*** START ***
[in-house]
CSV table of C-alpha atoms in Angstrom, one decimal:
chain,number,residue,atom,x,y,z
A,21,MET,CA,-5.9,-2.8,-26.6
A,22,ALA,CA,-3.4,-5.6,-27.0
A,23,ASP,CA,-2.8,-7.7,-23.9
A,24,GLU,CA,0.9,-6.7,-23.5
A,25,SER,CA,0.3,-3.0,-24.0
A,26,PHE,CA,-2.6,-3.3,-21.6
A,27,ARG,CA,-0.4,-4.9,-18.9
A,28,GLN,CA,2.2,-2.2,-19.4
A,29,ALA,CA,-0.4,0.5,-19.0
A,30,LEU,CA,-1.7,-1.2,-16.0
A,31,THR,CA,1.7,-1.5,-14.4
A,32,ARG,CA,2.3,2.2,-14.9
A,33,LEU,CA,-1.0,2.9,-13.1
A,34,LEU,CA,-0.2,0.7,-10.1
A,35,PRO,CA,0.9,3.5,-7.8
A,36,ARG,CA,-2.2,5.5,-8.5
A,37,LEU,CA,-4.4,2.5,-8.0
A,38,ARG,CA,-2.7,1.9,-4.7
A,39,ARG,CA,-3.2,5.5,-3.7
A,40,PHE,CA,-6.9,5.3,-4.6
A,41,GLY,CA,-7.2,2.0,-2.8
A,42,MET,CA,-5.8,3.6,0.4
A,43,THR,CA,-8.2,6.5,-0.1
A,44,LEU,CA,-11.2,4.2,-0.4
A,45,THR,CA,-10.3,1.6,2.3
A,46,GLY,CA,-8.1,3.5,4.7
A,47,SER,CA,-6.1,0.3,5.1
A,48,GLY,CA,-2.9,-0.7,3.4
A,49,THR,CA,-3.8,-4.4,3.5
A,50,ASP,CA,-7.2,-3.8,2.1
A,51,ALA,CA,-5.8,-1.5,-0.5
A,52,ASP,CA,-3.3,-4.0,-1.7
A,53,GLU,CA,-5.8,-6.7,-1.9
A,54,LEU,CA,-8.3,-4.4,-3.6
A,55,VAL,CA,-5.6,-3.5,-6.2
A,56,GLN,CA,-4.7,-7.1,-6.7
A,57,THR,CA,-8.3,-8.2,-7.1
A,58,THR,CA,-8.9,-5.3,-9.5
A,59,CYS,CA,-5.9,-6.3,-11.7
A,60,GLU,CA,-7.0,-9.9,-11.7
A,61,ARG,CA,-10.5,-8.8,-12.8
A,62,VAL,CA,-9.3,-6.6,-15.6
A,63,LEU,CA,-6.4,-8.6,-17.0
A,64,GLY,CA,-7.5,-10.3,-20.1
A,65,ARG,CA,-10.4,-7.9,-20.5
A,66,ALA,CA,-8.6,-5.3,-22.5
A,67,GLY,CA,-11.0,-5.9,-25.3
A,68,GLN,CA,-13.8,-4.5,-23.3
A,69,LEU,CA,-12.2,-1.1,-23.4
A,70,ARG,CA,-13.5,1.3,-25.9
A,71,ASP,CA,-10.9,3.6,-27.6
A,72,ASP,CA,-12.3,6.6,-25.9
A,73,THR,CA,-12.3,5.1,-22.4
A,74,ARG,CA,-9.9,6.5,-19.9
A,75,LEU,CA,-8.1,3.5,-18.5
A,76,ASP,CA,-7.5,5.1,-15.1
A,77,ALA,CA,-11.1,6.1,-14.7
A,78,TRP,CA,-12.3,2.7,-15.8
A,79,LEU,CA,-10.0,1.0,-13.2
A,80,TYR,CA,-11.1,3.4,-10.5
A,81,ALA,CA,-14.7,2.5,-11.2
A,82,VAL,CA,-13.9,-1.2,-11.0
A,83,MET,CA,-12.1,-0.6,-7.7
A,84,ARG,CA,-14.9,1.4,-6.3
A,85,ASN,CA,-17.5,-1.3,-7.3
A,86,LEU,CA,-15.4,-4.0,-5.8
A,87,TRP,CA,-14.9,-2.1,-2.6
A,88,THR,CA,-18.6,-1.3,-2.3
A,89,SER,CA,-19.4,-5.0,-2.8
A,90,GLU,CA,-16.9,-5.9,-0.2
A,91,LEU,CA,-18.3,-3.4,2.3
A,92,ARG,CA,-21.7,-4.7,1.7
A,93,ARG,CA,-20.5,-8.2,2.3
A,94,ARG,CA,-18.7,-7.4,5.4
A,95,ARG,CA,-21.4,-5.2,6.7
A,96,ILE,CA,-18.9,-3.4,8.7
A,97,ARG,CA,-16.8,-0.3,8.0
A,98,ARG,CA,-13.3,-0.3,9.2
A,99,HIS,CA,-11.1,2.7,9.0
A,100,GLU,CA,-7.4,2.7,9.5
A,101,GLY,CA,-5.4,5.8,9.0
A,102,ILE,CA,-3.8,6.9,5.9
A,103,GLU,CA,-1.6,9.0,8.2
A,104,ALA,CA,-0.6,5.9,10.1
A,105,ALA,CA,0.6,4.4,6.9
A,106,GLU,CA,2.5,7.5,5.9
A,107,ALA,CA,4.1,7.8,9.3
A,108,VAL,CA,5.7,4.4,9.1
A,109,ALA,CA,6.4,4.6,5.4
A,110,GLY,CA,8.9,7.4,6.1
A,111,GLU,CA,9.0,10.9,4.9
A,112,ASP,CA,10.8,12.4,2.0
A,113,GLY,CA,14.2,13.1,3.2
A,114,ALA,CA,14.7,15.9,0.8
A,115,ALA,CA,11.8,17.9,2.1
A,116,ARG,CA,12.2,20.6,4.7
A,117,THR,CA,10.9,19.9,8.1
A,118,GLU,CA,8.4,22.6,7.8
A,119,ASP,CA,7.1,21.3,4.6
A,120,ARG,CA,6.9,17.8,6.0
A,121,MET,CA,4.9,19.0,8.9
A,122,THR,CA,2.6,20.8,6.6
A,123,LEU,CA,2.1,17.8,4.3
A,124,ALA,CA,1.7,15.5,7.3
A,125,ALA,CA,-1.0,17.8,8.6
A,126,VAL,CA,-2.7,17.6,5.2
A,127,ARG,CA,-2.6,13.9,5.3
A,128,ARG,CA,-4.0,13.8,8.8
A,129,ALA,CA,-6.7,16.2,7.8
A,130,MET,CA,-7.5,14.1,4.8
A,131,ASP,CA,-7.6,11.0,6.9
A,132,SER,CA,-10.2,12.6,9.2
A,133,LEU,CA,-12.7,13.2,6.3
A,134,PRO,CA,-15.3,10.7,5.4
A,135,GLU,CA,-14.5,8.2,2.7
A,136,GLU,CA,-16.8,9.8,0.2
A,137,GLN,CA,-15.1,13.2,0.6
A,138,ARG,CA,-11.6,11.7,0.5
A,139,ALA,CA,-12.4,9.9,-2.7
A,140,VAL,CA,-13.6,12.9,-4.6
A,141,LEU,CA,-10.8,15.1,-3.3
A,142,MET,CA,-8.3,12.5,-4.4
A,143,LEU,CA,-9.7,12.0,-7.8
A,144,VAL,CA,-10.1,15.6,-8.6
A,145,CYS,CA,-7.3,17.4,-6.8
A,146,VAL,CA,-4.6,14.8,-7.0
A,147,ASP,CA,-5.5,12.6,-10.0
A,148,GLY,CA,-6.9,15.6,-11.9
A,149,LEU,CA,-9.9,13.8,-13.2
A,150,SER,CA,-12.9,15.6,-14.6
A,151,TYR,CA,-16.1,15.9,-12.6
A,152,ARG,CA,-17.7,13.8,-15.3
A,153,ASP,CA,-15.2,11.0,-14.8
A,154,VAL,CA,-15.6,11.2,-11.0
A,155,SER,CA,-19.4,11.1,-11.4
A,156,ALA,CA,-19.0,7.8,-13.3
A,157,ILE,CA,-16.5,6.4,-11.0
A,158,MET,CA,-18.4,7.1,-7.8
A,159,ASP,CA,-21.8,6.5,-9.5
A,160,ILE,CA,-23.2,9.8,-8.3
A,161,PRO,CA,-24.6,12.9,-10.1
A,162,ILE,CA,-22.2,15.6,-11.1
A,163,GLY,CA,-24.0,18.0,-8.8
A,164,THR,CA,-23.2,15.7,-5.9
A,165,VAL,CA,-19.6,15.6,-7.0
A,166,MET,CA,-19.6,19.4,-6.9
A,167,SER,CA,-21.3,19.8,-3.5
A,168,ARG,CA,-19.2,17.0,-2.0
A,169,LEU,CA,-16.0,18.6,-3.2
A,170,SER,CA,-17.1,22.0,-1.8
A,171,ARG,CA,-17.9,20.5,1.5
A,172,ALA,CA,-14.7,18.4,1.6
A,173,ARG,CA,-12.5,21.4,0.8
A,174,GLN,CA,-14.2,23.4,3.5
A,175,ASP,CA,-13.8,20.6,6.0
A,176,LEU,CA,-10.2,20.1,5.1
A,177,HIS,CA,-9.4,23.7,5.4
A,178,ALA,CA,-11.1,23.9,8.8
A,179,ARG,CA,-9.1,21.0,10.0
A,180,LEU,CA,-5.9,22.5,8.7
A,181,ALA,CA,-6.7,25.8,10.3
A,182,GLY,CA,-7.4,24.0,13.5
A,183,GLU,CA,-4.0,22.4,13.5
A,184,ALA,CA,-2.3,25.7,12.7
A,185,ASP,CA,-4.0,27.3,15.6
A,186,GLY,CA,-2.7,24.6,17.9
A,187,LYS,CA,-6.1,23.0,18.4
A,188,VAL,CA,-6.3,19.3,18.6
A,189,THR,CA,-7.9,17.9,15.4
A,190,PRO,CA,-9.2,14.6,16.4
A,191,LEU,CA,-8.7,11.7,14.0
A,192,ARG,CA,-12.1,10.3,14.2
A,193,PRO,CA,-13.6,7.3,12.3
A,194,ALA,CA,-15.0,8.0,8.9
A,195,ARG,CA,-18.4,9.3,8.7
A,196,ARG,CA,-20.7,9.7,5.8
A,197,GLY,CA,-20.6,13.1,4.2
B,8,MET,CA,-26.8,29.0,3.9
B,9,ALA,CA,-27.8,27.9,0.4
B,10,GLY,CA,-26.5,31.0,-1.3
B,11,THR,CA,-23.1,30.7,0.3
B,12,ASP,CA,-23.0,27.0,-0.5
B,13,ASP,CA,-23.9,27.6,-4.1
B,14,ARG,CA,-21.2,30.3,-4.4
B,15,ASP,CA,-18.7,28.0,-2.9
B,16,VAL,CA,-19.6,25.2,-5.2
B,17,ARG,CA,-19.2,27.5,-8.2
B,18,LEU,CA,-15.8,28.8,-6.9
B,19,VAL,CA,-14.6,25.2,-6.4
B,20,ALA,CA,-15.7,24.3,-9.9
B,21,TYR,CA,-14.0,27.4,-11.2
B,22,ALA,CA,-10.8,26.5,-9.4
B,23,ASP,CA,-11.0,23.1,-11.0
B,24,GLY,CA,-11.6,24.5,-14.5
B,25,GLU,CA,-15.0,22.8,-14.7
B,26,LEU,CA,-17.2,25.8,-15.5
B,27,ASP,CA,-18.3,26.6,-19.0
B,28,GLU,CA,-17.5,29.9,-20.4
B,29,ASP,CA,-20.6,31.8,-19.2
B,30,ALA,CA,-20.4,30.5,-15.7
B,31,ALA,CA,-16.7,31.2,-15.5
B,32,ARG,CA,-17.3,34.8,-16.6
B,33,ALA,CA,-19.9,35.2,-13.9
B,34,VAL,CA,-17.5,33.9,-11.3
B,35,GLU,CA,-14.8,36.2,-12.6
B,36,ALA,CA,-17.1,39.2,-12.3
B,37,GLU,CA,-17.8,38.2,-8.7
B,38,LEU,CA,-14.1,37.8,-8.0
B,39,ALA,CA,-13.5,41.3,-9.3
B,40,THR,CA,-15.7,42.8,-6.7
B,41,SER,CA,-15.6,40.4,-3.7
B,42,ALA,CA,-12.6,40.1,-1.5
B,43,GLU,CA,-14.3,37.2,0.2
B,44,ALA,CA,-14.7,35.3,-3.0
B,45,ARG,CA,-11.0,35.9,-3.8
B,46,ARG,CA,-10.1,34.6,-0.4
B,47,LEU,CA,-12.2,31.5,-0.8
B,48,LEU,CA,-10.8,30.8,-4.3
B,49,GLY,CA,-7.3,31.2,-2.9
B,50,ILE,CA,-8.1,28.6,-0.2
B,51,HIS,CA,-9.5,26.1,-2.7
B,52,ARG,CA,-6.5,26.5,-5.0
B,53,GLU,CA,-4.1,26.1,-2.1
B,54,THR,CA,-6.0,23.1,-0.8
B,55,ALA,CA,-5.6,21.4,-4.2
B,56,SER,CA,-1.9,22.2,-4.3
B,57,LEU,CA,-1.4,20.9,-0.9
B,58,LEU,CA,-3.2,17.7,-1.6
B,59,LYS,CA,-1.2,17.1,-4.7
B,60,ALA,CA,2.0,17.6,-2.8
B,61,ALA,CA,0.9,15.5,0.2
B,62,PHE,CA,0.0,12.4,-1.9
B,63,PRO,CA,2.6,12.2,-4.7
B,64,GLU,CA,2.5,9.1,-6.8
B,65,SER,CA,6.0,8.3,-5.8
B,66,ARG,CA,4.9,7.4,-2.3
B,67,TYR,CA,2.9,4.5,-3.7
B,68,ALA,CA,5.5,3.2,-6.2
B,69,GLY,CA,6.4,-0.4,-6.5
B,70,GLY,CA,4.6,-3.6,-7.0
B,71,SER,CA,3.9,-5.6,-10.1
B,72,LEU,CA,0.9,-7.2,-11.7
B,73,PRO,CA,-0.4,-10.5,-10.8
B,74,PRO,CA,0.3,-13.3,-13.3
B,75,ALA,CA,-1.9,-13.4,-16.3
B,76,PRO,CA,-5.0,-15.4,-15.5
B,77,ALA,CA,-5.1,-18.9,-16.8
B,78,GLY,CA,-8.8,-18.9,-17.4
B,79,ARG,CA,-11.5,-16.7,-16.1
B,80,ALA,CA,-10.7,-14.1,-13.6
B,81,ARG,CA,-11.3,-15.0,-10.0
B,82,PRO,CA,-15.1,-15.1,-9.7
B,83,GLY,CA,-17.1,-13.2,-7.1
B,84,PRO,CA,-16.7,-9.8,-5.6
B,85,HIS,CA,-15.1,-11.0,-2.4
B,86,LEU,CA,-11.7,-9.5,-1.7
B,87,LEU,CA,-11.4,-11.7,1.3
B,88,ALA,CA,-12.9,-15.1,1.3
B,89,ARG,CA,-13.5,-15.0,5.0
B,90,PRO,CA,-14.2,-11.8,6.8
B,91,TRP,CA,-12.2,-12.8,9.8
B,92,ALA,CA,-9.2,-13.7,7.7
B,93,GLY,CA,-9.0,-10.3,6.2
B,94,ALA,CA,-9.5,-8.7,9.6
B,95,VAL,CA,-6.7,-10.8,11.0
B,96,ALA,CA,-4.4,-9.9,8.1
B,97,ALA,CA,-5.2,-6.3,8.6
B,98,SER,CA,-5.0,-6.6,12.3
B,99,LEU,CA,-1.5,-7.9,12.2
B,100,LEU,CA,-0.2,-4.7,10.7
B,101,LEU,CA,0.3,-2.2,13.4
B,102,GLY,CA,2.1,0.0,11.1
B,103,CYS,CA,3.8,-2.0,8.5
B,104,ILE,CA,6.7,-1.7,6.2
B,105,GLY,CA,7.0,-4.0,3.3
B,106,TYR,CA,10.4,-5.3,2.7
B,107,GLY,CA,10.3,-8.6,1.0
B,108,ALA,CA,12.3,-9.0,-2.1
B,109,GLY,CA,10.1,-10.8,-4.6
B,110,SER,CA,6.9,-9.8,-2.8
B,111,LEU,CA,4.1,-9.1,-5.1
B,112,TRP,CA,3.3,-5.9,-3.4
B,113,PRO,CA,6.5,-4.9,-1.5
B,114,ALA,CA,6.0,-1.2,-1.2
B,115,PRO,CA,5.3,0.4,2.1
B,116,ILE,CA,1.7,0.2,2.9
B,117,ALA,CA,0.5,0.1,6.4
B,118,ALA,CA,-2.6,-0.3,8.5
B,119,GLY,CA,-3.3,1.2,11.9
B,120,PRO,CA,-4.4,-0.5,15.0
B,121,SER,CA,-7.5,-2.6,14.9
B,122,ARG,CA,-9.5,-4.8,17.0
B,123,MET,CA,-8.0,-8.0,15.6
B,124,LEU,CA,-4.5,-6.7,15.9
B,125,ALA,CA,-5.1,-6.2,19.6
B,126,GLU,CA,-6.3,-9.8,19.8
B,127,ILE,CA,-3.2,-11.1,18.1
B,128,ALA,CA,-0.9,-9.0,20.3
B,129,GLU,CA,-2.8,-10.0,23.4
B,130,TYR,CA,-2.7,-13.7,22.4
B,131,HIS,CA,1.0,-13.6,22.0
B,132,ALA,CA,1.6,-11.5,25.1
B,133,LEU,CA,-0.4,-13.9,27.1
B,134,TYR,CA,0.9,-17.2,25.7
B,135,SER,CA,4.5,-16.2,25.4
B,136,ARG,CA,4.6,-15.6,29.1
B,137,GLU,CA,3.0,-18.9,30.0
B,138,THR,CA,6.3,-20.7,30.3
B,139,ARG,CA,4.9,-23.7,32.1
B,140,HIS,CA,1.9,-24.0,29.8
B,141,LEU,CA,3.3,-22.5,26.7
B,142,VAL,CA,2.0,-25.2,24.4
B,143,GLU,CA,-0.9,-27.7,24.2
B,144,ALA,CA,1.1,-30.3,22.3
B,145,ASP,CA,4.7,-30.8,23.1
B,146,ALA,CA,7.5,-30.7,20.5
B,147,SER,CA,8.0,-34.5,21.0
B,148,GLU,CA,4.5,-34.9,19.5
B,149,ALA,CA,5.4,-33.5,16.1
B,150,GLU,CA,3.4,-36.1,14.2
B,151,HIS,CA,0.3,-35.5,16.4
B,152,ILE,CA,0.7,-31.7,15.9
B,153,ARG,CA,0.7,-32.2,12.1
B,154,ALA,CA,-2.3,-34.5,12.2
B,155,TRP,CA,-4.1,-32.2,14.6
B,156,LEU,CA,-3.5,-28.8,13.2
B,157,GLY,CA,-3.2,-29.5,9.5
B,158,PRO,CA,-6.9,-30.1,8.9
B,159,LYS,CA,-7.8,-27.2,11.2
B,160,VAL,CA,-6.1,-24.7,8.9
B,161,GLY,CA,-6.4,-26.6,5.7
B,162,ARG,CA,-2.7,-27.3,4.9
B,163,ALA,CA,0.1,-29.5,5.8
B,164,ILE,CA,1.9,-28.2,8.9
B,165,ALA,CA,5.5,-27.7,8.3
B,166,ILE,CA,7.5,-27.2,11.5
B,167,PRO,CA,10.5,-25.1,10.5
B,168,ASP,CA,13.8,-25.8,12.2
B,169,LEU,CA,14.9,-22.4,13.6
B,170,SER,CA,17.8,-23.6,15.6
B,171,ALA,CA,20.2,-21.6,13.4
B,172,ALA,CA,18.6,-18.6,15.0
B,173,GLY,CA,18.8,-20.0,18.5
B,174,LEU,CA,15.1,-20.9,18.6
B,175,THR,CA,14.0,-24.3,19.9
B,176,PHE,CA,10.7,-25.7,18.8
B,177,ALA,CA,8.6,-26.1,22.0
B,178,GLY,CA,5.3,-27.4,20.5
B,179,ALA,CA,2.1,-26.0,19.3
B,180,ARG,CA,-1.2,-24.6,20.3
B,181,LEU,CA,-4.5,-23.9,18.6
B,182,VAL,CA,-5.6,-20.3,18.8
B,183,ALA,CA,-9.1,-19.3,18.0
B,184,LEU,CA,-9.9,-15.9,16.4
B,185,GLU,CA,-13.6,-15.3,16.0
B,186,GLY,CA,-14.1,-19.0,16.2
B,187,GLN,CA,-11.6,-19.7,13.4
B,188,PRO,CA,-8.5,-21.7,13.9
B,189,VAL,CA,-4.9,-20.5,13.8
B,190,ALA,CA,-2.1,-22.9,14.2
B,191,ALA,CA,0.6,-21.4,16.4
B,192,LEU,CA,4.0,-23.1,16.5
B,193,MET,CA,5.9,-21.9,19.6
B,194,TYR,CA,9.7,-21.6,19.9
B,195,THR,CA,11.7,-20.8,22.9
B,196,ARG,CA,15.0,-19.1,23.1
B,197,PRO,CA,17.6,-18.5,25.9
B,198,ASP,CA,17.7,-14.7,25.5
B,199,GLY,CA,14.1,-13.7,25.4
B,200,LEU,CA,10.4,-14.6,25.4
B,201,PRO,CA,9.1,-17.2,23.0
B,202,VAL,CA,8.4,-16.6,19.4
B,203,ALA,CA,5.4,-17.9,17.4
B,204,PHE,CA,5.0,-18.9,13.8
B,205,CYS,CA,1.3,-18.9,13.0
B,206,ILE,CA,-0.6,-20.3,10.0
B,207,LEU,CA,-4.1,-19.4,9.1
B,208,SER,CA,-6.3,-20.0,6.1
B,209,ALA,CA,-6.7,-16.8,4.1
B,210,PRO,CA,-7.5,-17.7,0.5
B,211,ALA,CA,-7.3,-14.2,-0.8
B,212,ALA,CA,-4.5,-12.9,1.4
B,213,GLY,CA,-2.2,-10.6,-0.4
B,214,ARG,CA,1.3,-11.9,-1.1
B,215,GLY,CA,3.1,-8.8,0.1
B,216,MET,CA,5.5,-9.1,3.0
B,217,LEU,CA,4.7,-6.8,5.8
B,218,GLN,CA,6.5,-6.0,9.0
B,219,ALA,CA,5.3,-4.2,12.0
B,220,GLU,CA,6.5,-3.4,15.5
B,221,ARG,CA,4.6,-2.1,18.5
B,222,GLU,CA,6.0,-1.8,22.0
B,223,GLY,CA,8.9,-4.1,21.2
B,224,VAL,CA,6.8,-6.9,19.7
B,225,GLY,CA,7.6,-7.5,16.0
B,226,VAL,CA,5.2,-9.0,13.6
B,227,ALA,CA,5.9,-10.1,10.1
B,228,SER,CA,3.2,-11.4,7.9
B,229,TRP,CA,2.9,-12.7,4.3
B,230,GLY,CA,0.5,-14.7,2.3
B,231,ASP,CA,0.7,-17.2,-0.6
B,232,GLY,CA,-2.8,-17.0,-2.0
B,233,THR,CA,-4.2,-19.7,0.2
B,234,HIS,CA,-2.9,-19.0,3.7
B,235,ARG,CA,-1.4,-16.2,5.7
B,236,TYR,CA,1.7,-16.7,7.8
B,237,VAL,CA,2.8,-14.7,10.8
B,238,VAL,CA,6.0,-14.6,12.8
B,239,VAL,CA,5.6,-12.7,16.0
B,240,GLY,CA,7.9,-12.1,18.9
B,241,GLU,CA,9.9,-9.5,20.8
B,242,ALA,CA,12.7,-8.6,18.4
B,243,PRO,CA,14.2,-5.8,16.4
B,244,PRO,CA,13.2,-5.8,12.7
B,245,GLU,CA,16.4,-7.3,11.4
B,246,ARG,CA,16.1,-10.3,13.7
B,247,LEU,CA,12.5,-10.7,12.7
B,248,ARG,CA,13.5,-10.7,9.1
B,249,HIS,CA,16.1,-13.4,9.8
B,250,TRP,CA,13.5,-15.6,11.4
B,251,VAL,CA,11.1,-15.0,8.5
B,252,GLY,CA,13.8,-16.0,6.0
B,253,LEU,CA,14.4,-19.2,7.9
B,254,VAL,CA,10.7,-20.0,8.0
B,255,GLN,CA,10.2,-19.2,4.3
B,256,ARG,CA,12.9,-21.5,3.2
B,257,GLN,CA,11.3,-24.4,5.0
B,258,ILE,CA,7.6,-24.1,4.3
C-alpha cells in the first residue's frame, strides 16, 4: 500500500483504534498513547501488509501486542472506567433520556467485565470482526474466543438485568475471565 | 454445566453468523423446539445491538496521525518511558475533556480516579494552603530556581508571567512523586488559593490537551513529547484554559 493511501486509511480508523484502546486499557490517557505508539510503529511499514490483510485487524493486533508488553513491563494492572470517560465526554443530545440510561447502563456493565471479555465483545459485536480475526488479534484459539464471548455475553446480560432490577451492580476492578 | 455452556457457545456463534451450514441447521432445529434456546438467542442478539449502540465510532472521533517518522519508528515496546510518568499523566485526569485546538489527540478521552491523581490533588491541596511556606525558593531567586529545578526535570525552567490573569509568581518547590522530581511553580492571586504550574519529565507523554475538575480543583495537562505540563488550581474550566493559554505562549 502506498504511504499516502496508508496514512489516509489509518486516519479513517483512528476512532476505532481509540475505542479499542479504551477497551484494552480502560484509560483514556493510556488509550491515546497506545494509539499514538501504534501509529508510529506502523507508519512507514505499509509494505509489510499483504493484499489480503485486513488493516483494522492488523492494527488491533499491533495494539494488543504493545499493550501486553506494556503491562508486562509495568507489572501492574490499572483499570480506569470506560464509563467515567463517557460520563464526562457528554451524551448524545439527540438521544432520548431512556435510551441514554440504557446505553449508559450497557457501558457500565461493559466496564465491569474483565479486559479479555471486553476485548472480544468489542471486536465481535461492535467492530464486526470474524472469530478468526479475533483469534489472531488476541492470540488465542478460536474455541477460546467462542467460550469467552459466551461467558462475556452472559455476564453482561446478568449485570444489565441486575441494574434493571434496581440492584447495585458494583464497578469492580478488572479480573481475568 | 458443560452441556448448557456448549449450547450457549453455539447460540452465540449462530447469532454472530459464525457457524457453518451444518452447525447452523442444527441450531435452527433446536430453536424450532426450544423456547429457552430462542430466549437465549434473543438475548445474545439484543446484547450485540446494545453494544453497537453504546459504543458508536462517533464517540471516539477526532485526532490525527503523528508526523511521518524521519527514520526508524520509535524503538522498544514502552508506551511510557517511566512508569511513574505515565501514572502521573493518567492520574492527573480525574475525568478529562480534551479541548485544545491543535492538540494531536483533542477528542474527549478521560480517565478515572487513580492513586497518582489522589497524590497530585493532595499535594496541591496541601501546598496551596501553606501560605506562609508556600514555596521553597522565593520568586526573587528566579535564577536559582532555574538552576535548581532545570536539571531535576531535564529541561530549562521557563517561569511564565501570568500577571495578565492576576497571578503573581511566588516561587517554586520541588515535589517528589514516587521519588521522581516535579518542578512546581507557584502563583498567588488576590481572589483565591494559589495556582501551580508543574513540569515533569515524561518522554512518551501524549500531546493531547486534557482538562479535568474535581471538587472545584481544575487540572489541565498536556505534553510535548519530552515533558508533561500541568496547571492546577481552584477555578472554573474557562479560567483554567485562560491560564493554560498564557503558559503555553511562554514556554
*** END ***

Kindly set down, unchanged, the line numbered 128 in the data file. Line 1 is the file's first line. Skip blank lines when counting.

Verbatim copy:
A,145,CYS,CA,-7.3,17.4,-6.8